At 7:36 p.m., Rachel Maddow tweeted that her show was in possession of “Trump tax returns.” At 8:24 p.m., she clarified the show had a Form 1040 from 2005. At 9 p.m., she started a preamble to the reveal that went on for 19 minutes.
And at 9:09 p.m., Rachel Maddow got scooped by The Daily Beast.
Anyone who happened to have Twitter open during the broadcast — and many probably did — could have opened the post right then. In its first two paragraphs, the Beast succinctly disclosed what Maddow wouldn’t until more than a third of the way through Tuesday night’s show: According to two pages published on David Cay Johnston’s DCReport.org, Donald and Melania Trump paid $5.3 million in regular federal income tax and $31 million in alternative minimum tax on a reported income of $153 million. That sentence would prove to be almost the entire substance of Maddow’s episode, though viewers didn’t know it at the time.
Meanwhile, Maddow was still speculating about Trump’s dealings with Russian oligarch Dmitry Rybolovlev, a name she paused the broadcast to demonstrate she knew how to pronounce by repeating it a half dozen times.
Maddow’s opening monologue is a nightly ritual of articulate umbrage that’s come to characterize and popularize her show in the Trump era. This time, though, the segment’s duration and intensity were a miscalculation. The mismatch between windup and payoff turned catharsis into sensationalism — a TV host’s natural instinct to play up drama colliding with a journalist’s obligation to inform quickly and succinctly. The ostensible act of public service came off like a ratings ploy, whether it was intended to or not. You could almost see the backlash start in real time.
The speech began soundly enough, with Maddow announcing its purpose: explaining the history and importance of presidential tax returns, from why disclosure became a tradition (it goes back to Nixon) to what Trump could be concealing by refusing said disclosure (it goes back to Russia). But that purpose was derailed by long tangents that detailed various kinds of smoke without ever locating a fire. We know where Rybolovlev parks his yacht, though we don’t know his precise relationship with our president. And all the questions Maddow posed about what might be lurking in Trump’s undisclosed returns served only to highlight how few answers were in that Form 1040.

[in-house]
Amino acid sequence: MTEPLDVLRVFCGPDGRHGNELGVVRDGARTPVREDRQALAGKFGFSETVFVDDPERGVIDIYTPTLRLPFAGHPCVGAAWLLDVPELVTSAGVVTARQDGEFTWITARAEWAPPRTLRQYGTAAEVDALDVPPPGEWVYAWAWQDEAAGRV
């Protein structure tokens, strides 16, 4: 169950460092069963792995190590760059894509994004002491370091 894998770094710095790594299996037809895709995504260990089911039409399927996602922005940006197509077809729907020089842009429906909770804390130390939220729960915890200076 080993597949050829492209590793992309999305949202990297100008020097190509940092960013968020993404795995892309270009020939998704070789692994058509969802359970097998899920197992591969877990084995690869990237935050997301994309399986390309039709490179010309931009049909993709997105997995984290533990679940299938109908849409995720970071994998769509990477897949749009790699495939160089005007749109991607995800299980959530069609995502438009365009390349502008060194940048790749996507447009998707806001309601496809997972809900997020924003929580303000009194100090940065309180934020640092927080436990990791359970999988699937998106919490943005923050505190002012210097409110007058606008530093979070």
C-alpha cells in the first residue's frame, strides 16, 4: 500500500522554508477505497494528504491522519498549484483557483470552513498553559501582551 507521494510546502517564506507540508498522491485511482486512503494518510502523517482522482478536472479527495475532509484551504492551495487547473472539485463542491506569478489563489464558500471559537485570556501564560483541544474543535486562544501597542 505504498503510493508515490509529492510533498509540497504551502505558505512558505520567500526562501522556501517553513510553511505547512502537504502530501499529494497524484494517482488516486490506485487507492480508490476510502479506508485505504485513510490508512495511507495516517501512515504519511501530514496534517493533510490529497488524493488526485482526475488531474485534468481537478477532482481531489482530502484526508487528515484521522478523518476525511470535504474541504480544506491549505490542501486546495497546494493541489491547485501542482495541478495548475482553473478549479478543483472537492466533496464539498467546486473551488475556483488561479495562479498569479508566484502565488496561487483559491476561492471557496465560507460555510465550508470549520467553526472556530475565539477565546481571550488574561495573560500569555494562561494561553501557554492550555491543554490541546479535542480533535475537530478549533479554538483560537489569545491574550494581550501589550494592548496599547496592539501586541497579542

Maddow made us wait until after the break to learn those answers; she returned by rattling off the most important numbers. She spoke for 10 minutes with Johnston before the Pulitzer-winning reporter stated the obvious: We know the amount of money Trump made 12 years ago and the amount he paid the government, but we don’t know where any of that money came from, which is the mystery behind the tax-return angst in the first place. The evening wasn’t much ado about nothing so much as much ado about a small, boring, and achingly insufficient something. Johnston even floated the depressing possibility that Trump engineered the whole spectacle himself, leaking the form the way he is alleged to have done so many past tabloid tips.
The whole affair was a flashback to the last tax-related Trump revelation: the 1995 records that indicated he may not have paid taxes for years afterward, and that failed to materially change the campaign. This time, the cycle of raised expectations and disappointment was compressed into hours, reflecting poorly on Maddow, her medium, and those of us who took the bait or knew it was bait and tuned in anyway. We still don’t know anything of substance about Trump’s taxes or the conflicts of interest they might reveal. We do know that the next person who says they do will have a much harder time getting our attention — or convincing us they’re not the News Outlet Who Cried 1040.